Another alternative is that insurance companies would probably get into the act: Since they are going to be the financial victims of thefts of their insured's property, it is reasonable to suppose that they would be particularly inclined to deter such theft. It is conceivable that current-day insurance companies would transmogrify themselves into investigation/deterrence agencies, while maintaining their insurance role, in view of the fact that they have the most to lose. This is particularly true because if "assassination politics" (as applied to criminals and crime) comes about, they could then actually DO SOMETHING about the problem, rather than merely reporting on the statistics to their customers and stockholders.
Such companies would also have a strong motivation to provide a workable system of rewards for solving crimes and identifying criminals, rewards that (naturally enough!) can be given out totally anonymously.
While I would like to talk about the other advantage of this new kind of justice, the fact that politicians and other government employees would no longer have de-facto immunity in most cases, the reality is that since we would no longer HAVE "politicians and other government employees," to mention that advantage would be redundant.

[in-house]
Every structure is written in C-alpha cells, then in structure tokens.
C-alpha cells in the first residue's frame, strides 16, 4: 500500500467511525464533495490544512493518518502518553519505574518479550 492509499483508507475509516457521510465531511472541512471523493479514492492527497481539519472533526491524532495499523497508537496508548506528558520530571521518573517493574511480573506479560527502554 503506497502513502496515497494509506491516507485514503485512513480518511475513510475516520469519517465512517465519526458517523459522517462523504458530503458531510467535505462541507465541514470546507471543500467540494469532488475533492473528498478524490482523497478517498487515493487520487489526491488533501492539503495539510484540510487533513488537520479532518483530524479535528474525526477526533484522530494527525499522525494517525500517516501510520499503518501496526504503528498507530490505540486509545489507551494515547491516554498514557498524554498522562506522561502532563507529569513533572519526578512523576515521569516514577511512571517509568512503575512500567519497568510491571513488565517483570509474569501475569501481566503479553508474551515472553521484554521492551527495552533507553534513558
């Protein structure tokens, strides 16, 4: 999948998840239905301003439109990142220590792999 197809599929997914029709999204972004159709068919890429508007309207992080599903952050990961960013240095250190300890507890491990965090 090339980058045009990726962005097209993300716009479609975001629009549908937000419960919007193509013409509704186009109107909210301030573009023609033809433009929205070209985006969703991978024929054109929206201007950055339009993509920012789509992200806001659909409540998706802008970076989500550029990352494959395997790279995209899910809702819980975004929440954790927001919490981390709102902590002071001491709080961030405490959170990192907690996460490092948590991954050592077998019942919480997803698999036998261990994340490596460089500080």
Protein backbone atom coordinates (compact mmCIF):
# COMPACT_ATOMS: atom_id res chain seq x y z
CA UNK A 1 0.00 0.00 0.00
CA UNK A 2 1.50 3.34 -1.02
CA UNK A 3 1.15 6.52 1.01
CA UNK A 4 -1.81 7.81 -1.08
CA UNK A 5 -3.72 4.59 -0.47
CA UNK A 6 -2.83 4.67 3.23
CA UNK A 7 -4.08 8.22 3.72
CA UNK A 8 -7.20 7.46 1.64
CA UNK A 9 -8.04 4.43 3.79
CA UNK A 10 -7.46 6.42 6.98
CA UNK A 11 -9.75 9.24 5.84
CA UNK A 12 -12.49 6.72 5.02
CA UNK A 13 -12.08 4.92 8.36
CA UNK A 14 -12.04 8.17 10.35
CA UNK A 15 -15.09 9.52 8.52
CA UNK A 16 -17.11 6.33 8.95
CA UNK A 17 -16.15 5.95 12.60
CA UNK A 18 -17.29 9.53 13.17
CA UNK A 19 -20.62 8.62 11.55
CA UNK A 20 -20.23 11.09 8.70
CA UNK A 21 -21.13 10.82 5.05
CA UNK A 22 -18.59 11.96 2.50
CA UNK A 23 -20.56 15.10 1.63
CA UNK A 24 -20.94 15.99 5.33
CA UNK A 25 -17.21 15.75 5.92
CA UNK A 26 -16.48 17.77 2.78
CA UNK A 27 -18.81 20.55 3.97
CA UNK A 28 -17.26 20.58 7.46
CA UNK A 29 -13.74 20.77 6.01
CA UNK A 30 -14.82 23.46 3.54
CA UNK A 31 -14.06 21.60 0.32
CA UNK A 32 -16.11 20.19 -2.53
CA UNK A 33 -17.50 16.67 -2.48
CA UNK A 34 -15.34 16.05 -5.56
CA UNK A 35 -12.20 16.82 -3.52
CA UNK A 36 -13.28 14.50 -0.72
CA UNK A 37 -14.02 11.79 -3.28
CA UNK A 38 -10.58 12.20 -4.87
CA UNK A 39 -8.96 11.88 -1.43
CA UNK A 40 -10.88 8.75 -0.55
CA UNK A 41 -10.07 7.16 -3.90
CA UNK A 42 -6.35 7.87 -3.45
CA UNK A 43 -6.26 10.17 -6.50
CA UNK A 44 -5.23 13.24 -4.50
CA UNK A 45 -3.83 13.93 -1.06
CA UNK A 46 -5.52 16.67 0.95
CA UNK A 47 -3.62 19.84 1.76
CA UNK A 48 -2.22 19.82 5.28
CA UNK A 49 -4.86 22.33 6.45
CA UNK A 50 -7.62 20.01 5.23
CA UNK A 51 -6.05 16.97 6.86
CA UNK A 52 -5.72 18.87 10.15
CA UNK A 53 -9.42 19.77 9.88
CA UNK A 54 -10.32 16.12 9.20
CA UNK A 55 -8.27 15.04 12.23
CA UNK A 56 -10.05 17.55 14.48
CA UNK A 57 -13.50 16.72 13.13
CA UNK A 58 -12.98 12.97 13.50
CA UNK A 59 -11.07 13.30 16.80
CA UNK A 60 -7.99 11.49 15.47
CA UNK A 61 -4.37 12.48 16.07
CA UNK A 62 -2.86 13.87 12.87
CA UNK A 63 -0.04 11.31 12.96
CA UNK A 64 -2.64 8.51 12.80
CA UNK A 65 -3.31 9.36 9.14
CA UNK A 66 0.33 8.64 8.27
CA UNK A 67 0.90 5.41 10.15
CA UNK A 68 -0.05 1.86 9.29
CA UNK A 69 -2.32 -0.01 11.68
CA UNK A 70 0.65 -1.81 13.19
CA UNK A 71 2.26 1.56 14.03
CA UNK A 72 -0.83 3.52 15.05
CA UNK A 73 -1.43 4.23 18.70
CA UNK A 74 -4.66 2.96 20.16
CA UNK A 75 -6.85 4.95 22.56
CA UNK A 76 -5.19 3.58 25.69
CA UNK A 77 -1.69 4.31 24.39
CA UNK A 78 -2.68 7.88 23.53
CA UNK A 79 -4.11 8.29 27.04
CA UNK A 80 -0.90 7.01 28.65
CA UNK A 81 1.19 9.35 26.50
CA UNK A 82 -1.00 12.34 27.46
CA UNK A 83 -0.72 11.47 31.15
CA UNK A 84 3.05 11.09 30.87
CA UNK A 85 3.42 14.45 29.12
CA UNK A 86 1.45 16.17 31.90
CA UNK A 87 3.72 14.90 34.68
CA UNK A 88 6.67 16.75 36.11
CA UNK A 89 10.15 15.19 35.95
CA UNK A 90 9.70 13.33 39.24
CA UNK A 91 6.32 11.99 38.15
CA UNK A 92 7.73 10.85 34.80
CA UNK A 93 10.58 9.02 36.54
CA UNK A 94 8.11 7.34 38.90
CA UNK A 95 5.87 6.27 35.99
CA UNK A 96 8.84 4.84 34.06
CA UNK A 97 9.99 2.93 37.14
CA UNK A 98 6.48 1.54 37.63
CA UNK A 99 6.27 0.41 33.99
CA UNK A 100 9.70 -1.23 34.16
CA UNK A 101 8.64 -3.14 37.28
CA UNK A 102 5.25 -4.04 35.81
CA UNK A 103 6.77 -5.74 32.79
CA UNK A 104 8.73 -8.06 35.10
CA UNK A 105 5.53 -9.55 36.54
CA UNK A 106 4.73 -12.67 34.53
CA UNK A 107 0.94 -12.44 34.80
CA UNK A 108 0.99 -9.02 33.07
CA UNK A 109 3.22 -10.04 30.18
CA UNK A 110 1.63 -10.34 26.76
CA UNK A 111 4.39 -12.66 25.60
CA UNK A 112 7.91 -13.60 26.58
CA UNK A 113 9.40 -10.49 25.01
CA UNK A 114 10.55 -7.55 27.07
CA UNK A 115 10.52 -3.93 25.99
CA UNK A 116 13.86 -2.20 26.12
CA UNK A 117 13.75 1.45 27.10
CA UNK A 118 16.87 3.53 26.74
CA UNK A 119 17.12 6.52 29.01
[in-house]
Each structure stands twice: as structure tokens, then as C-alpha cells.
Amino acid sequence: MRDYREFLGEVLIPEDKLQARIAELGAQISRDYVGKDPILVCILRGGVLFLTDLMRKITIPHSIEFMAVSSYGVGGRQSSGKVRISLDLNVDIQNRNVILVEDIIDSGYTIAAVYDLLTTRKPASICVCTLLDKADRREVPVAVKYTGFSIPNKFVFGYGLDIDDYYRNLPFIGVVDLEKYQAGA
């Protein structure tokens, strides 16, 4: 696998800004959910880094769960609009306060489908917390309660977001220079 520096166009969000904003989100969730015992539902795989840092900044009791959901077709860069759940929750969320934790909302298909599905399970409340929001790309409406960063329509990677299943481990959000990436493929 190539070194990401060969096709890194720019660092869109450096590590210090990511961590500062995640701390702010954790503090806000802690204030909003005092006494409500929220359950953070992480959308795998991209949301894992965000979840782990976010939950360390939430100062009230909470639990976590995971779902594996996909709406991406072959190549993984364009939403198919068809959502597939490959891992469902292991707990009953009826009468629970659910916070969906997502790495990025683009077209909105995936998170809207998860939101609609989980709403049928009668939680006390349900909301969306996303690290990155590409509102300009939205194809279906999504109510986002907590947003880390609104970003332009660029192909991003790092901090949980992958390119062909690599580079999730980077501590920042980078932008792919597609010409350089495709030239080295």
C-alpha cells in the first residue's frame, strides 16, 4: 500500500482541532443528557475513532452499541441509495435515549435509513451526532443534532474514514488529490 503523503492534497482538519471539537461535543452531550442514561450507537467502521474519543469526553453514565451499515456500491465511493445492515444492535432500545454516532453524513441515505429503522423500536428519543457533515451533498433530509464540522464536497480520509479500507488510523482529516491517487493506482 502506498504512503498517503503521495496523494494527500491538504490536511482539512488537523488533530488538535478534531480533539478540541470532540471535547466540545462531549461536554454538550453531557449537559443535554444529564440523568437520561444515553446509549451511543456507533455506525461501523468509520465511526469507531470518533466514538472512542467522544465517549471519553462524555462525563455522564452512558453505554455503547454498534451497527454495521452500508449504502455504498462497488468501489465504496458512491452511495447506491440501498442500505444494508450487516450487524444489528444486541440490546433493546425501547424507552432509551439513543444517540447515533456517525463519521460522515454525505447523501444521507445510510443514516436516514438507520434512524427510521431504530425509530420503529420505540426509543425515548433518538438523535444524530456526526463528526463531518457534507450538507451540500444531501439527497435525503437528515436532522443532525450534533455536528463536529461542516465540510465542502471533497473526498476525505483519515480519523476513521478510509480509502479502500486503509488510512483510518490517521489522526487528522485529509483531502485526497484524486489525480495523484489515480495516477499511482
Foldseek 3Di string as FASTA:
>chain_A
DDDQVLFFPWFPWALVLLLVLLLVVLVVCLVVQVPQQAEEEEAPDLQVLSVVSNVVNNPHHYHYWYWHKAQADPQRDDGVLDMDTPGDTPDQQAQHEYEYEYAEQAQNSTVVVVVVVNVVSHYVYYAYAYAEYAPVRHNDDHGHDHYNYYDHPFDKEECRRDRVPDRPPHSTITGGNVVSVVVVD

The principle is valid, however: In today's system, you can have people known to be guilty of crimes, but not prosecuted because they are part of "the system." Classic examples would be heroes of the right (Oliver North) and heroes of the left (Jim Wright) who either escape prosecution or conviction for "political" or "bureaucratic" reasons. With "assassination politics" that would simply never happen.
[end part 5]